The House has approved a $643 billion defense-spending bill for 2013 that’s $3.7 billion more than the Obama Administration, and its Pentagon, is seeking. That’s just about the same amount the Congressional Budget Office estimates the House bill’s push for an East Coast missile shield will cost over the next five years.
As Thompson writes, while the U.S. has already invested billions building such a West Coast system against the threat of a North Korean missile attack, so why shouldn’t we build a mirror system on the other side of the country to protect its denizens from attack by the Iranians: FULL POST
With a lot of attention given to the New York Times' dissection of Israel's capabilities to strike Iran, Time's Battleland blog looks at another possibility – could the U.S. effectively disable Iran's nuclear infrastructure?
As former Defense Intelligence Agency analyst tells Time's Mark Thompson, the biggest differentiator between the U.S. and Israel is "the ability to keep going." FULL POST
By Adam Levine
Battlelander Mark Thompson investigated, noting that other blogs are still viewable. As one Marine wrote to Thompson:
"Marines are encouraged to understand the world we serve in, and it comes across as clumsy and heavy-handed censorship when a site is blocked just a few days after an article like “What’s Wrong with the Marines?” is posted [on Battleland]."
Perhaps a coincidence. Marine Captain Kevin Schultz insisted late Sunday to Battleland that there was no blocking of the site and "I don’t know if this was a system glitch or something else."
Hopefully it it a glitch. If not, and you are trying to read Battleland and Security Clearance on your computer, request a waiver.
Read more about this on Time's Battleland blog.
Over at Time's Battleland blog, Mark Thompson has an fascinating story about Daniel Houten, who is in basic training to become an infantryman in the U.S. Army at Fort Benning, Ga. Nothing unusual about another 11 Bravo – except that he recently finished an 18-month tour with the Israeli Defence Forces. The heck with generals and colonels weighing each army’s pluses and minuses – let’s talk to someone who really knows the differences between two of the world’s finest fighting forces.
He may be singing to the choir here, but Private Houten, 20, says the U.S. Army has better food, boots and uniforms than the Israel army he left in June. “The food is better here,” he says. “Americans in general have better equipment, newer equipment.” And he says the Israeli army is a more relaxed, less disciplined outfit than his new employer.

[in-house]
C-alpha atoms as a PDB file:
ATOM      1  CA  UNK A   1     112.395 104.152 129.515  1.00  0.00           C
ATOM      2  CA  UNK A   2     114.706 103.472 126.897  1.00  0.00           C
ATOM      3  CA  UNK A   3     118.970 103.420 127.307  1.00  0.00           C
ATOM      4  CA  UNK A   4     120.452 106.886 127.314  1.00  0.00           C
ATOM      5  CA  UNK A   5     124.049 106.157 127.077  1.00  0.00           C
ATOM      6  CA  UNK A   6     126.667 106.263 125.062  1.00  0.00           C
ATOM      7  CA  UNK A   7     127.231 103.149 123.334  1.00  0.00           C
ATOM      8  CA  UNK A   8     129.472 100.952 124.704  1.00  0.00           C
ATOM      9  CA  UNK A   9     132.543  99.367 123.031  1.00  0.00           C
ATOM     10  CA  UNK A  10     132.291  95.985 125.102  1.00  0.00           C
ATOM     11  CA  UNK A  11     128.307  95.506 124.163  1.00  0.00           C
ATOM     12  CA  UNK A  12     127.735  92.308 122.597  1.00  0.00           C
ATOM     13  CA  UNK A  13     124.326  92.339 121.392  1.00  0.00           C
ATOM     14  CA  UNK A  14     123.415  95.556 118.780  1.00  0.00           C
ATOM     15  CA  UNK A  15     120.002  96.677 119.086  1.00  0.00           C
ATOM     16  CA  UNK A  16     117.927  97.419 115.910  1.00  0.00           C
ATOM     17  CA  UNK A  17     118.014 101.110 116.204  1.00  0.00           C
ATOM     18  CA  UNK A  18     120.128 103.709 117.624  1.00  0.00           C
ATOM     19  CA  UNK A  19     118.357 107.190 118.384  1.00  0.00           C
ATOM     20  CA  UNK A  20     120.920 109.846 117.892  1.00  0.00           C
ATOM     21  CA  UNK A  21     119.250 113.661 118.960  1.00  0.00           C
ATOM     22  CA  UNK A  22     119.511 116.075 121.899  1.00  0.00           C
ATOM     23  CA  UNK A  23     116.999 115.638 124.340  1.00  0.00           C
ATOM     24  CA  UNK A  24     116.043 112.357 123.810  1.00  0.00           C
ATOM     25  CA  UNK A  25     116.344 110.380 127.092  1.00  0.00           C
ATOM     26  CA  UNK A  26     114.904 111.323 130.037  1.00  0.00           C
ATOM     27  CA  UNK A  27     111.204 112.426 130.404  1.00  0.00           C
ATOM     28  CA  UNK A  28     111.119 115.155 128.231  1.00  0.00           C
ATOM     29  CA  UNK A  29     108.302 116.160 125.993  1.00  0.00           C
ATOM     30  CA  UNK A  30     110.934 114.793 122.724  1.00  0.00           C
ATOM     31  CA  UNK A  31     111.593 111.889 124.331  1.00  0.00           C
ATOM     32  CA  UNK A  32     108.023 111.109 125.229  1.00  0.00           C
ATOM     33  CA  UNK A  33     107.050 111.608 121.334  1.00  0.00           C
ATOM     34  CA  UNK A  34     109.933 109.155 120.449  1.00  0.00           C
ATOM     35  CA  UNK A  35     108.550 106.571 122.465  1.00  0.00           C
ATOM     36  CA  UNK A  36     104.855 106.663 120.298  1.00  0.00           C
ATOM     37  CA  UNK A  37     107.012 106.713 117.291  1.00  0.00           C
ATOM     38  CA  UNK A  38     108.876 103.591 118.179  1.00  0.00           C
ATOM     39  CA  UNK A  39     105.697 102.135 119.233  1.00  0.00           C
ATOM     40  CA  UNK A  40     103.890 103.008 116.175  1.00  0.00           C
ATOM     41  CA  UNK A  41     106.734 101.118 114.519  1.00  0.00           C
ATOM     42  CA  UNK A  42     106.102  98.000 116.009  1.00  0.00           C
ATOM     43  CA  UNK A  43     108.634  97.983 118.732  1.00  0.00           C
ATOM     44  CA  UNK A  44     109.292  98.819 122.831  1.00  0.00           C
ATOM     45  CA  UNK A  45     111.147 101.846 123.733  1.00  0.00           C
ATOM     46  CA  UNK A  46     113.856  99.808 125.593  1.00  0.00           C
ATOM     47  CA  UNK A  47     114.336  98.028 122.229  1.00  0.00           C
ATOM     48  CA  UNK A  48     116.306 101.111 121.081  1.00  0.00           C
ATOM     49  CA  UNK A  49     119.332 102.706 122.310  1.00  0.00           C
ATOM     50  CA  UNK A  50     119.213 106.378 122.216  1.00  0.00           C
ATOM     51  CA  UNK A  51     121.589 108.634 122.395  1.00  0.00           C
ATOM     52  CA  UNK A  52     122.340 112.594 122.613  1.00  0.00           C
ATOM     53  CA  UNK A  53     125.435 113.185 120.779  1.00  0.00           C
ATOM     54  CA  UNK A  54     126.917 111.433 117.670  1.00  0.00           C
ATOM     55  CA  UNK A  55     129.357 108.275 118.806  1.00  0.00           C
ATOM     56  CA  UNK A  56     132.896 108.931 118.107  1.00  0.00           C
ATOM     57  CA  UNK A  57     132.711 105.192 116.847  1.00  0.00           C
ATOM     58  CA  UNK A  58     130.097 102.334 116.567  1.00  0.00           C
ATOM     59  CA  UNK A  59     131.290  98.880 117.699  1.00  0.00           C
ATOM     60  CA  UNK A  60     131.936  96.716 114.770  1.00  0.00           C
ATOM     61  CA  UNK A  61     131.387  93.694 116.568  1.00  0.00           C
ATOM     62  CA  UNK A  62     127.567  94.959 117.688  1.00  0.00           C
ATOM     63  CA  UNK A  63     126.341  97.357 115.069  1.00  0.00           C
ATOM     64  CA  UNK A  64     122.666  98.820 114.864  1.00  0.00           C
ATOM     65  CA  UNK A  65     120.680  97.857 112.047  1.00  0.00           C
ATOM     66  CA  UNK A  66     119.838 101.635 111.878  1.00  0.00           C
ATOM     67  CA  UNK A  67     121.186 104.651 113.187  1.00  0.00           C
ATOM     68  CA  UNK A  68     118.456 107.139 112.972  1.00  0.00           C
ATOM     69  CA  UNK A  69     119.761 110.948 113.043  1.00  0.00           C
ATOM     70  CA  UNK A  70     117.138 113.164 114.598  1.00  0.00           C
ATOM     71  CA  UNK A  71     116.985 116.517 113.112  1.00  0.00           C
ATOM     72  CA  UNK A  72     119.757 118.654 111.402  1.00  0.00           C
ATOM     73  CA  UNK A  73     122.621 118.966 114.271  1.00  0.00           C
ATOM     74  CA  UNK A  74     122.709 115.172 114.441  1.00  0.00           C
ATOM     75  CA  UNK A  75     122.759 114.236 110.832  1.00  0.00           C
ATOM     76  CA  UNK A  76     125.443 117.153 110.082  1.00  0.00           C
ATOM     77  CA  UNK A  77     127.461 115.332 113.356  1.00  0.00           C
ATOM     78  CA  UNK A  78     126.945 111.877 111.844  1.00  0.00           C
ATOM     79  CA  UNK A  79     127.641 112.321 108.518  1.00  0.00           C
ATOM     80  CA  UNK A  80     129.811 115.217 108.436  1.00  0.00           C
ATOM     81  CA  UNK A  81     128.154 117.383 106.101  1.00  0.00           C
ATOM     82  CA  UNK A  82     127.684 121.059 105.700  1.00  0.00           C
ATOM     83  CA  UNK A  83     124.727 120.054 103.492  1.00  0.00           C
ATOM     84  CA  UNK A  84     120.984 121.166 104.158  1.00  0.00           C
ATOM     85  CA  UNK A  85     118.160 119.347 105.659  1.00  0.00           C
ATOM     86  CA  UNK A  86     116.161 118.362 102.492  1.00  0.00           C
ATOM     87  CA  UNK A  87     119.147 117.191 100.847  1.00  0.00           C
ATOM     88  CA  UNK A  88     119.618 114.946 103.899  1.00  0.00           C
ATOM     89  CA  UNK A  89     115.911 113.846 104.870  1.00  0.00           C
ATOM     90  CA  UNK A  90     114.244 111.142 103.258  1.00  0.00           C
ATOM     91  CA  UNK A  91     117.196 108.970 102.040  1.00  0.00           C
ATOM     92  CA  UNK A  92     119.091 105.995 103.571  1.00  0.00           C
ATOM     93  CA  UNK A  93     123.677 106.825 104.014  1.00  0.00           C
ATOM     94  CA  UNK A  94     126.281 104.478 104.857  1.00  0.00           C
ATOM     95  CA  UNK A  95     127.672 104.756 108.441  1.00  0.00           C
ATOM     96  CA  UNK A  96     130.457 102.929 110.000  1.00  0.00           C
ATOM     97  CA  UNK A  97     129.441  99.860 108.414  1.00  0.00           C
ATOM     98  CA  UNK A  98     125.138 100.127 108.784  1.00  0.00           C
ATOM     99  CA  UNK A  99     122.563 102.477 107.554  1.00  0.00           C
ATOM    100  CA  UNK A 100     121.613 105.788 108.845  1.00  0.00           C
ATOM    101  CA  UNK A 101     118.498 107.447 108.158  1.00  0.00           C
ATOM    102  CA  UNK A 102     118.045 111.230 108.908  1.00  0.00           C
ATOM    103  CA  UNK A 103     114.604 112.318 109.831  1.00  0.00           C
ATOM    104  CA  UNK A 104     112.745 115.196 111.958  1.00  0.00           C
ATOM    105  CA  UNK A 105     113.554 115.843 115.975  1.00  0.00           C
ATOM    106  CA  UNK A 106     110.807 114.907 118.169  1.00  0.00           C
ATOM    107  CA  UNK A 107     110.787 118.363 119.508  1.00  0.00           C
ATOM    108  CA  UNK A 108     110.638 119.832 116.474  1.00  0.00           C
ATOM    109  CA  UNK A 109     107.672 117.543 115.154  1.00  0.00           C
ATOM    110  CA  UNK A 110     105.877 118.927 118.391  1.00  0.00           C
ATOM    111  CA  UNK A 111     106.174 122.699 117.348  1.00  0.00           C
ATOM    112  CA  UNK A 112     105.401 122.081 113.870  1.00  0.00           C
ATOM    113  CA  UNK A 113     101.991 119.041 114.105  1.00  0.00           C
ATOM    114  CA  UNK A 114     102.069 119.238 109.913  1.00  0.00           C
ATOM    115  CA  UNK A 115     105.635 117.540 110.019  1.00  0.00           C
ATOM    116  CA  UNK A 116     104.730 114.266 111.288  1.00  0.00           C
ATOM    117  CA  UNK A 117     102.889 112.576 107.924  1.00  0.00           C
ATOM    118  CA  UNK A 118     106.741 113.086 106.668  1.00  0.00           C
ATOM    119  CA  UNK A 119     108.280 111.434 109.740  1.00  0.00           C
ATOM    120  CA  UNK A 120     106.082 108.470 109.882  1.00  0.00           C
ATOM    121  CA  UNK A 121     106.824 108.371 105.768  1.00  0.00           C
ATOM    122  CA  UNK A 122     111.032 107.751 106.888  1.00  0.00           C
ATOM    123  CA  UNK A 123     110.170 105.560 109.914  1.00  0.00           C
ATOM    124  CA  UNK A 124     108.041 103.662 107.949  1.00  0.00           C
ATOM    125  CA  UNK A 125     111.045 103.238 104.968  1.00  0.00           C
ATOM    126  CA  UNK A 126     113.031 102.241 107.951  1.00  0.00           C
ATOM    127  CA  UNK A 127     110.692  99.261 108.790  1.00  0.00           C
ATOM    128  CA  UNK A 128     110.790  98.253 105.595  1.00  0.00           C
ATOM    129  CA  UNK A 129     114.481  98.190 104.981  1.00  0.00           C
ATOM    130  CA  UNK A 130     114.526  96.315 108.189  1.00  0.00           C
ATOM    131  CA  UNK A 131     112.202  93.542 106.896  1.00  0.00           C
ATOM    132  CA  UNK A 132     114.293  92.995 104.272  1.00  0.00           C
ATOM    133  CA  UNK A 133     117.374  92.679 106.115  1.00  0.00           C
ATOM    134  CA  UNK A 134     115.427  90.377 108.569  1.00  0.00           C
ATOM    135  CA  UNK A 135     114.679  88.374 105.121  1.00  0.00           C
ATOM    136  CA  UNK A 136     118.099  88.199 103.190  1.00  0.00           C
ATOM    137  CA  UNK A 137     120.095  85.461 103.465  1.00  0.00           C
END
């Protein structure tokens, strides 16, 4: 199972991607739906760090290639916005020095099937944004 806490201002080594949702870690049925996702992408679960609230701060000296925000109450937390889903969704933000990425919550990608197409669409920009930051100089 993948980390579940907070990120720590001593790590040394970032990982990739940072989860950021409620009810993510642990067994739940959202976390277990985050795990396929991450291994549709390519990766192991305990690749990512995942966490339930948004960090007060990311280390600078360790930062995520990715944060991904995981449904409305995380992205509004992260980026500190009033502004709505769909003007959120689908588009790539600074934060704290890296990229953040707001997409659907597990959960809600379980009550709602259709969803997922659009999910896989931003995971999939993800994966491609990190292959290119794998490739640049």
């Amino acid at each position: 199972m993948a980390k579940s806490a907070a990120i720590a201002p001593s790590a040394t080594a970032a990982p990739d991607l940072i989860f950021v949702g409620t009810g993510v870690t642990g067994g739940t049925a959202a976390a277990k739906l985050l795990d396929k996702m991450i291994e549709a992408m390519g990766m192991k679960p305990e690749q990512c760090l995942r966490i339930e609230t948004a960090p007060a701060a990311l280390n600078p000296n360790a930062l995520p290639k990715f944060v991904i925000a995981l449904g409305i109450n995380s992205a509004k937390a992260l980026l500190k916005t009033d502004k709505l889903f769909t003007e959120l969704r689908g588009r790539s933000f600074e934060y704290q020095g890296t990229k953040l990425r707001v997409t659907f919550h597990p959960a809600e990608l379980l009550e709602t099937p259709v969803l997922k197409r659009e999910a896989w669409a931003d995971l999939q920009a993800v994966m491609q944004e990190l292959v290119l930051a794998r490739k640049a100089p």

Read more on Battleland
The world's biggest nuclear weapon - the infamous minivan-sized megaton B53 - died Tuesday, of old age. The five-ton bomb was about 50 years old. The Energy Department's National Nuclear Security Administration announced its passing at the Pantex nuclear plant outside Amarillo, Texas.
Mark Thompson at Battleland blog notes the dismantling is being hailed by the Obama administration as proof of commitment to arms control.
Read the story on Time's Battleland blog.
Some 90% of the money in and around Afghanistan is coming from the United States and its allies. Yet this tidal wave of cash is distorting the Afghan economy, breeding corruption, and creating a dependency that may be tough to break. On Time's Battleland blog, Mark Thompson looks at the money flow with Stephen Biddle, an Afghanistan expert at the Council on Foreign Relations, and Brian Katulis, a senior fellow at the Center for American Progress, assess the money flow with John Nagl, president of the Center for a New American Security.
Moammar Gaddafi's death makes for an interesting punctuation mark in the ever-evolving U.S. approach to war. The key choice: should it be an exclamation point ("We got him! And not a single American died!) or a question mark ("Did we just get lucky? Is this a template for how the U.S. should wage future wars?").
We shouldn't over-learn whatever lessons there are to be gleaned by Gaddafi's demise and the joyful crowds gathering in Tripoli and other Libyan cities. But neither should we be shy about exploring what they might be.
As the nation grapples with its need to cut hundreds of billions of dollars from its future defense budgets every year, one category seems MIA: the nuclear triad. But it's worth noting that those who embrace it tend to be those running it, while the nation's top military officers - who have to juggle competing demands, and not just the nation's nukes - are beginning to weigh the wisdom of the Cold War-era triangle that places atomic weapons atop land-based ballistic missiles, inside the bomb bays and under the wings of long-range bombers, and in missile tubes on submarines constantly patrolling the world's oceans.
The top officer who oversees the triad tells Time's Battleland blog that the redundancy is needed for now but the triad's days are numbered.
"You can have a hollow nuclear force, just like you can have a hollow conventional force," General Robert Kehler, the Air Force officer who runs U.S. Strategic Command told Battleland. "There will be some very tough decisions to make here at certain levels, and whether or not you can then sustain a leg of the triad without it becoming hollow."
Read more on Time's Battleland blog